South Australia’s Indian summer of low wholesale electricity prices have come to an abrupt end, with prices hitting the market peak for extended periods on Thursday evening as the unprecedented heatwave caused air-conditioning units to be switched on en masse.
The third day of the heatwave saw temperatures soar to a December record high of more than 45°C in Adelaide and 46°Ç in the suburbs and up to 48.5° in Port Augusta. In the state’s west, at Nullarbor, the temperature reached an Australian December record of 49°C.
For most of the last three months South Australia – thanks to mild temperatures and a record high share of wind and solar (more than 60 per cent) – enjoyed the lowest wholesale prices in the country, and had averaged $66/MWh since June 30 – bettered only by Queensland.
But on Thursday the average price jumped to $822/MWh over the 24 hour period as the grid operator turned to most – but not all – of its available resources, including diesel generators which pushed, as they normally do – the wholesale price to the market cap of $14,700 for nearly an hour – at a cost of nearly $50 million.
(The state owned back up generators were not switched on, RenewEconomy understands, and some plant were not operating at capacity. The state owned generators will be leased to Infigen Energy and Nexif from May to allow them to provide “firming” capacity to clients and build more wind and solar farms)..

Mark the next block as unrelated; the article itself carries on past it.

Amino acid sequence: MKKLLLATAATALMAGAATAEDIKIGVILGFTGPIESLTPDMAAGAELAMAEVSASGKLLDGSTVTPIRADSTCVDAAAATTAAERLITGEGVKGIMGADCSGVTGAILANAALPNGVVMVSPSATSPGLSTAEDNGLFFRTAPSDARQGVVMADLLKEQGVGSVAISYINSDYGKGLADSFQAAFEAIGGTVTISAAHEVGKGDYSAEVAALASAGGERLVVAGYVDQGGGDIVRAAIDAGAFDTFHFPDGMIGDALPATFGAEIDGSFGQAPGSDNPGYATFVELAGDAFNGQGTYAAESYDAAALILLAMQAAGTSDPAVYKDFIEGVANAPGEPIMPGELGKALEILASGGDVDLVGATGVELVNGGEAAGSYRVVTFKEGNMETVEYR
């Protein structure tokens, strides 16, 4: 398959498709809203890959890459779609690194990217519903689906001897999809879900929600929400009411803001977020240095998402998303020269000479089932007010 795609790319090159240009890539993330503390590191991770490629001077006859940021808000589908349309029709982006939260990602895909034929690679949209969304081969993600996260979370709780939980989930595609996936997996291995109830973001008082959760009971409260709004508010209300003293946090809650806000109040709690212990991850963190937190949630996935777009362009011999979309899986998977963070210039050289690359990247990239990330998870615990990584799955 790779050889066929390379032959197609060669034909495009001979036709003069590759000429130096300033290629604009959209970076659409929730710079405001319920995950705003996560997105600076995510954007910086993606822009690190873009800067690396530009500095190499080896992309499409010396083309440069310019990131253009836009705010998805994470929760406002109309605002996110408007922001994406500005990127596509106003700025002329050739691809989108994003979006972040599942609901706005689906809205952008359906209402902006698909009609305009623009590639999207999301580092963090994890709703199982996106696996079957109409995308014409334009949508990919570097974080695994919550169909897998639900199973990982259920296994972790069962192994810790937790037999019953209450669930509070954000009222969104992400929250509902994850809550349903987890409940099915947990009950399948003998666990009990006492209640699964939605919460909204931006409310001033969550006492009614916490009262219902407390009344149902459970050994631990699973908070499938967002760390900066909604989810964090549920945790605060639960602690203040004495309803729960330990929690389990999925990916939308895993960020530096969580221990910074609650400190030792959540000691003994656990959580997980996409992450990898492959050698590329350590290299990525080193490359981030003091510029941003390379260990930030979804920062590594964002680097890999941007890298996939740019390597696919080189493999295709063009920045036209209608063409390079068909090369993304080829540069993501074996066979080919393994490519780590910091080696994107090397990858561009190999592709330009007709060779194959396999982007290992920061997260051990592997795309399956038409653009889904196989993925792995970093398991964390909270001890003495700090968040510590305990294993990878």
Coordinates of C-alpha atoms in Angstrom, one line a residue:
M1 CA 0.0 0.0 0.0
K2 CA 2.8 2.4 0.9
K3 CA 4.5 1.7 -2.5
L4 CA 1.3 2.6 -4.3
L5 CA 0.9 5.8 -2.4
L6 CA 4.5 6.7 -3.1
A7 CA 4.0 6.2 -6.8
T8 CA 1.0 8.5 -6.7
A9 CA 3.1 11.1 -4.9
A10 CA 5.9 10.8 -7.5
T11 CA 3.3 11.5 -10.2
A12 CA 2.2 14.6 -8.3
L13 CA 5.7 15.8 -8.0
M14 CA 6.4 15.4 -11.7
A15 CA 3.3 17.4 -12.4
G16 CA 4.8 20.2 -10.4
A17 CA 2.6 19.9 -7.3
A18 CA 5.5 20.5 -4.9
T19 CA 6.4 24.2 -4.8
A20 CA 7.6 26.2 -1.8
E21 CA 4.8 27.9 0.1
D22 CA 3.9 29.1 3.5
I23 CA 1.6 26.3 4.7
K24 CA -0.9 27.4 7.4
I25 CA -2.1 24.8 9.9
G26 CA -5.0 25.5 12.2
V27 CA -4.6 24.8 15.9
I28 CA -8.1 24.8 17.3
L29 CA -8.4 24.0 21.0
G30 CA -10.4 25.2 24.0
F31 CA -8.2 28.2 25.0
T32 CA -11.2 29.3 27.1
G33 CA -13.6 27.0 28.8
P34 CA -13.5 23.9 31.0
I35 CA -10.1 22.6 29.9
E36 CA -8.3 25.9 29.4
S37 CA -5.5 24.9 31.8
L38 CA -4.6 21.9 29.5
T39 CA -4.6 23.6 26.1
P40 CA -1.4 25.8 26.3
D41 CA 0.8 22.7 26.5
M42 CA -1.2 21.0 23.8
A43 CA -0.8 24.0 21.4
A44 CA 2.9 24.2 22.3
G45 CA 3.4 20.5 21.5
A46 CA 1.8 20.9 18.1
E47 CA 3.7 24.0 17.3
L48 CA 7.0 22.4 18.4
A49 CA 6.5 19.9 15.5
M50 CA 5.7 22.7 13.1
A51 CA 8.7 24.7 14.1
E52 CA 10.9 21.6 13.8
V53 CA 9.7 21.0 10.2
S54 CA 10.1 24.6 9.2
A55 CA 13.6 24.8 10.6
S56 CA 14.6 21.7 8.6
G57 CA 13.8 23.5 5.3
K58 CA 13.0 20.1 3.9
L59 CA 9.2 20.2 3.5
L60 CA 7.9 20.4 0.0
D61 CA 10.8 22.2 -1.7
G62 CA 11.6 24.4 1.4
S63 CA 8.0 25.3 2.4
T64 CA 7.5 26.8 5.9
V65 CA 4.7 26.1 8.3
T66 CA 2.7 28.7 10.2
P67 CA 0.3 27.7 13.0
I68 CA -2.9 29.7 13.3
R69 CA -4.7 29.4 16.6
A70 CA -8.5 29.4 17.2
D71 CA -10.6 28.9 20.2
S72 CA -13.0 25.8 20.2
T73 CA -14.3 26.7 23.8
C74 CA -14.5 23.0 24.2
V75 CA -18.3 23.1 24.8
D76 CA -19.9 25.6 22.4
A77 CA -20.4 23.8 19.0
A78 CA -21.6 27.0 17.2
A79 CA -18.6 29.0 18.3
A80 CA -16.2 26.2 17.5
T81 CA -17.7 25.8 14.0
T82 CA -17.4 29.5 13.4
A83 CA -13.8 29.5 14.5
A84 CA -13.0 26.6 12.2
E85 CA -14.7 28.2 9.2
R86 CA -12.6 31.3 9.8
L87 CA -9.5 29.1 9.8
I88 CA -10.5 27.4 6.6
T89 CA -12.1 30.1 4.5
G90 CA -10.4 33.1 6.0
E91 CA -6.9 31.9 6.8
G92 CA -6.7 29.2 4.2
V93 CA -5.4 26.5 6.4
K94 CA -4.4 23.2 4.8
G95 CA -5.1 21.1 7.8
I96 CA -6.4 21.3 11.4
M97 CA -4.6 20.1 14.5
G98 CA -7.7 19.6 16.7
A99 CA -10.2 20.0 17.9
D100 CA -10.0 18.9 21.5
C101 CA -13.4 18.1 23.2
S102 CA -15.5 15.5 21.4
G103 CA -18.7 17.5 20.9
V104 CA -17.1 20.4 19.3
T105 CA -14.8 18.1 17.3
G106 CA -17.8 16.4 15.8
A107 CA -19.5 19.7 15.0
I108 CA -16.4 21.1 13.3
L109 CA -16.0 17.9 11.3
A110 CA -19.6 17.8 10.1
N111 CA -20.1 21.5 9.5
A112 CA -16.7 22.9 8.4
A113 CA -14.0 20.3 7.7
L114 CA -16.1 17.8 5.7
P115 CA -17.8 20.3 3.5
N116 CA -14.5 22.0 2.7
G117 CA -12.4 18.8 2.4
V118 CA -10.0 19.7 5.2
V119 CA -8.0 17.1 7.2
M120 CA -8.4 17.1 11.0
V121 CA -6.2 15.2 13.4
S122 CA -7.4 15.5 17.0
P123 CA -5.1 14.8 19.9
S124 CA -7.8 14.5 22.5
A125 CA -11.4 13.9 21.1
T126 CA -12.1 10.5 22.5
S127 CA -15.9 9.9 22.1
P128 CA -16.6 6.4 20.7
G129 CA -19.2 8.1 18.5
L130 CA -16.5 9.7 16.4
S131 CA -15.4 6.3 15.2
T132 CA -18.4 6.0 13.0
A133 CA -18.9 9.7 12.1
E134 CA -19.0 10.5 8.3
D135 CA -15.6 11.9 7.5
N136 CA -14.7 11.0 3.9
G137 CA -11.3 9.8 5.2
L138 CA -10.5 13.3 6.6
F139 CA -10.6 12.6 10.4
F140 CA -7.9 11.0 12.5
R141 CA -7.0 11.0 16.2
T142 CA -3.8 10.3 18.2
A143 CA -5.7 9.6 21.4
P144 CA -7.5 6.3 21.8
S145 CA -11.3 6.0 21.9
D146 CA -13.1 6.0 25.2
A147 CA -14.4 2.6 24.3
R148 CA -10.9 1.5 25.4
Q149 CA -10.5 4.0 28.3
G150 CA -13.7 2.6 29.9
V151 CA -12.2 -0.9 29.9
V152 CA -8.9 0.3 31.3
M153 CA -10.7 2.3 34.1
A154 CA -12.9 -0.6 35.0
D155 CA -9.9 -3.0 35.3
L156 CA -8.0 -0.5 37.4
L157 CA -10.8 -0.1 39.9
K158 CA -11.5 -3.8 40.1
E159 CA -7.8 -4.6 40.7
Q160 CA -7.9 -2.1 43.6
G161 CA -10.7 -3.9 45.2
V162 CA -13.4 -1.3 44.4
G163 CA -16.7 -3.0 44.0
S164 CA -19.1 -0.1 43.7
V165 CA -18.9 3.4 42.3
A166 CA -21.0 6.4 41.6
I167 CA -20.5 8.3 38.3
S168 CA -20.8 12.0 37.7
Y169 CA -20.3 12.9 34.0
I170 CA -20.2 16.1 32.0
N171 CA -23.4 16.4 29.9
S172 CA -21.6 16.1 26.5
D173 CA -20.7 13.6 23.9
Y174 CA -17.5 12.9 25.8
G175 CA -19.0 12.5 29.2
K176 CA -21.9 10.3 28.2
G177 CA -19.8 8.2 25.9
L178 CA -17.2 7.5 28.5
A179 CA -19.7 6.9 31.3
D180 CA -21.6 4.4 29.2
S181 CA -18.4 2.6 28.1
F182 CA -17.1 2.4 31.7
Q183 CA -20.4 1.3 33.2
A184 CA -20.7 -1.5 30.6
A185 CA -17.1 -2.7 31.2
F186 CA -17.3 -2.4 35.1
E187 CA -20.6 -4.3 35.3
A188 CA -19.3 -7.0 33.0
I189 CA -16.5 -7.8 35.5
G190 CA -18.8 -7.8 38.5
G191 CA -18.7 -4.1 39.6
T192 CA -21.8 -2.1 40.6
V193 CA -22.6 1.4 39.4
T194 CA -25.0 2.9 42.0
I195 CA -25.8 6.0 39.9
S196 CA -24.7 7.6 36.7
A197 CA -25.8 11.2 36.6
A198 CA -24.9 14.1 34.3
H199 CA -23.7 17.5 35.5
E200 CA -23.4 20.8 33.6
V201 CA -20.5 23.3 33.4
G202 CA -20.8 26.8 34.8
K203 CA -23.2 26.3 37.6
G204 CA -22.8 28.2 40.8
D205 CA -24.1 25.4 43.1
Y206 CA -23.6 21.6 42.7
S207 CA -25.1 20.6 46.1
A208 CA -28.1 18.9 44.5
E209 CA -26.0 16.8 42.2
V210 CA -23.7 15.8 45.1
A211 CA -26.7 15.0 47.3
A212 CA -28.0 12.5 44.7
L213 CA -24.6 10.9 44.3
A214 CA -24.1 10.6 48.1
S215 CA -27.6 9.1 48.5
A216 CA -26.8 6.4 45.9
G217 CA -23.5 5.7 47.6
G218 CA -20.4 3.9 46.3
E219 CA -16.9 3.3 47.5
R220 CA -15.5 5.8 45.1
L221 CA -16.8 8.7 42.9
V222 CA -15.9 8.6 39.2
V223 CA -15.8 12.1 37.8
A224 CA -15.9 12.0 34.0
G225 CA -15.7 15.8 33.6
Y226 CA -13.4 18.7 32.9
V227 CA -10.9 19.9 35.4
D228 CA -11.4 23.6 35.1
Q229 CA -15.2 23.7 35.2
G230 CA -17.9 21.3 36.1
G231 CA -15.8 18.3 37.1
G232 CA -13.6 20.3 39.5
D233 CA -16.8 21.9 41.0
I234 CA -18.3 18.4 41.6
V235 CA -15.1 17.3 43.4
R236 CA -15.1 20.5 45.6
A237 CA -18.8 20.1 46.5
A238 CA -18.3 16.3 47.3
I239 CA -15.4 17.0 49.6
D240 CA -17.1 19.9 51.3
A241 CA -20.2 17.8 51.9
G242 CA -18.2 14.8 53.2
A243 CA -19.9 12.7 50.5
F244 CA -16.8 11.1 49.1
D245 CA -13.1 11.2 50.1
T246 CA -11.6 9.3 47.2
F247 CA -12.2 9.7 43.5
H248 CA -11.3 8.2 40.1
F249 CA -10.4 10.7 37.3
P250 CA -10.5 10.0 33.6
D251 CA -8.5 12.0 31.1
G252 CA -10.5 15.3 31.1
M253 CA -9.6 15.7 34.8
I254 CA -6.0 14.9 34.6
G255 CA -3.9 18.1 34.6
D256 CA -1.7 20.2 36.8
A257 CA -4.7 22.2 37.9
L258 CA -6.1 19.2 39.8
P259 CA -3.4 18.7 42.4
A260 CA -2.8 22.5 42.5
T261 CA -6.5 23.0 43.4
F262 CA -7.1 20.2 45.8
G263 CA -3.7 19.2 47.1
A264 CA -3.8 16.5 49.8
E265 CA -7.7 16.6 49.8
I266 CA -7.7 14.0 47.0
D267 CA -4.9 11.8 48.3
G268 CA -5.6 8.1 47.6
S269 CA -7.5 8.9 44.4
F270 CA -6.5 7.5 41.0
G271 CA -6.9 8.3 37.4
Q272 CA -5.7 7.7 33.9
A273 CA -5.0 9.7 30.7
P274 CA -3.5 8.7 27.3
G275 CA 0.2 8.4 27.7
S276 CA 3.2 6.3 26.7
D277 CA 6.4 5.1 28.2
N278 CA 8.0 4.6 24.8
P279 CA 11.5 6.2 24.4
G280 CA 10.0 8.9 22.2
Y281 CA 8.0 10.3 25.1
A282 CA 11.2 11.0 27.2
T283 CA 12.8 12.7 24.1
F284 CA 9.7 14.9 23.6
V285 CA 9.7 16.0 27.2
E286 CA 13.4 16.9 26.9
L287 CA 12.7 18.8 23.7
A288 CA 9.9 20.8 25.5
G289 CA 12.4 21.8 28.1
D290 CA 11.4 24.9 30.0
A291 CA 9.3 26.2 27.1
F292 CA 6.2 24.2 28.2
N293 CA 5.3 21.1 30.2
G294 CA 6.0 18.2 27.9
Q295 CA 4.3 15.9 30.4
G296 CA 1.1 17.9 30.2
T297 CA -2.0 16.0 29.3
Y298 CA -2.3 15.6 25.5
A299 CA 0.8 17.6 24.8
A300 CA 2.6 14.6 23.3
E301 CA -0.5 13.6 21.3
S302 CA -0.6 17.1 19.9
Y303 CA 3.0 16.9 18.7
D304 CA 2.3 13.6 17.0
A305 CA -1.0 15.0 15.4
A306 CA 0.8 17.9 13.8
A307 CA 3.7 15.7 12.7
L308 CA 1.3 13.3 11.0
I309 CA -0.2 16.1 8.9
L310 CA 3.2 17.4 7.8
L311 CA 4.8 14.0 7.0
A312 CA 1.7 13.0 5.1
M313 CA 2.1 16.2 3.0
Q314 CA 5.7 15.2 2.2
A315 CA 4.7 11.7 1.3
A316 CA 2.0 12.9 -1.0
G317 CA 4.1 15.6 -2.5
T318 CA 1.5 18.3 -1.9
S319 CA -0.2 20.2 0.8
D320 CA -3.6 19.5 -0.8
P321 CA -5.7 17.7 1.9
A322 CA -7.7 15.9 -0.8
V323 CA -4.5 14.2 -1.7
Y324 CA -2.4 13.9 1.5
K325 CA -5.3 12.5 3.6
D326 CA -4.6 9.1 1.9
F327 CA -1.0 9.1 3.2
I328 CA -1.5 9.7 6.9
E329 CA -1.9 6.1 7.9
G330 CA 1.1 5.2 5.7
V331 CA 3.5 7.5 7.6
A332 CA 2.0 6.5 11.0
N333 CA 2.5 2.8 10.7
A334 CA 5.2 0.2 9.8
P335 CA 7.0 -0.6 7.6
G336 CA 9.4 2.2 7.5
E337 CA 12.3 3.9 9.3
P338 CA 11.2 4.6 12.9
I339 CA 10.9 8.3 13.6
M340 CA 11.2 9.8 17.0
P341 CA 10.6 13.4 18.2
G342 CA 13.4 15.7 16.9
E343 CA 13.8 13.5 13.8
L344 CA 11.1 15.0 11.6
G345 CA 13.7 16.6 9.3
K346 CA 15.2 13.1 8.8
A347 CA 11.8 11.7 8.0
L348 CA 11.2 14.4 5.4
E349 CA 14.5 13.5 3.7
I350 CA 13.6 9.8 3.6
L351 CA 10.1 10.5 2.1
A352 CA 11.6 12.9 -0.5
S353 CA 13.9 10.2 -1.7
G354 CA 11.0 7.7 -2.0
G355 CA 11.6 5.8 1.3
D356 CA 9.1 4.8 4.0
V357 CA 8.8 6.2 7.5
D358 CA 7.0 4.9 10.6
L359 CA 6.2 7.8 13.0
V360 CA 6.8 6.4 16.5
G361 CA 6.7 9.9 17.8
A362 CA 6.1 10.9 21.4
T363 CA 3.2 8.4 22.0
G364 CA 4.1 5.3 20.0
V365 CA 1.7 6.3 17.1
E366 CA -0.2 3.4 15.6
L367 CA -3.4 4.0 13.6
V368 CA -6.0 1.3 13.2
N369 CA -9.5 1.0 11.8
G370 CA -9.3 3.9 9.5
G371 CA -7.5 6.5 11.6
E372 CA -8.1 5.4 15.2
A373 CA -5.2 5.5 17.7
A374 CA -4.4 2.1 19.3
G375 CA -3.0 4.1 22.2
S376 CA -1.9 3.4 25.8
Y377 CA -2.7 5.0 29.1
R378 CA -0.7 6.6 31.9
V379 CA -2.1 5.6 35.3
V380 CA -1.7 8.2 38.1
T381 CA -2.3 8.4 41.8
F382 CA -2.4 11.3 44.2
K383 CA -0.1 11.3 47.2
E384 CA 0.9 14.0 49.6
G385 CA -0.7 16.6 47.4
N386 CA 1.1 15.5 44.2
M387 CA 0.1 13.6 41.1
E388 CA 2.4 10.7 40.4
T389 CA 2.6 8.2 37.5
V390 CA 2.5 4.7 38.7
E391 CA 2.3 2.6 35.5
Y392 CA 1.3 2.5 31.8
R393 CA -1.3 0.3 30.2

It says something about the resilience of the South Australian grid now that there were no outages from supply shortfalls. Operational demand reached a near record high 3,118MW around 7pm as temperatures hit 45.3°C in the city and more than 46°C in the suburbs.
Even at 4am and 5am on Friday, with the temperatures still at an astonishing 36°C in the city, demand hovered around 2,000MW – significantly higher than the evening peak demand of a weak earlier.
Prices had fallen however, to around $30/MWh, because of the strong contribution of wind energy and because the diesel generators were no longer needed. The state’s huge resource in rooftop solar helped keep a lid on prices during the day as most peaking plant could be left idle, taking the strain off the grid.
The growing resilience was highlighted in a report released on Thursday by the Australian Energy Market Operator into an “islanding” event that separated South Australia from the rest of the main grid for more than 5 hours on November 16.
That event was caused by a communications problem that caused two transmission links to fail- but the South Australia grid, operating at just over 50 per cent renewables at the time (as it usually does) performed well, with most of the gas generators, wind farms, solar farms, virtual power plants and grid-scale batteries operating at the time doing what they were supposed to do.
South Australia emerged unscathed during another major separation even in August last year, when lightweight strikes hit transmission lines linking NSW and Queensland, sparking a series of events that saw both Queensland and South Australia separated from the grid, and load-shedding in NSW, Victoria and Tasmania.
Queensland, despite its large dependence on coal fired generators, operated in an unstable state for some period because the big thermal generators did not respond to the frequency changes as they should have. South Australia, with the Tesla big battery and the Dalrymple North battery responding in speed, had no issues.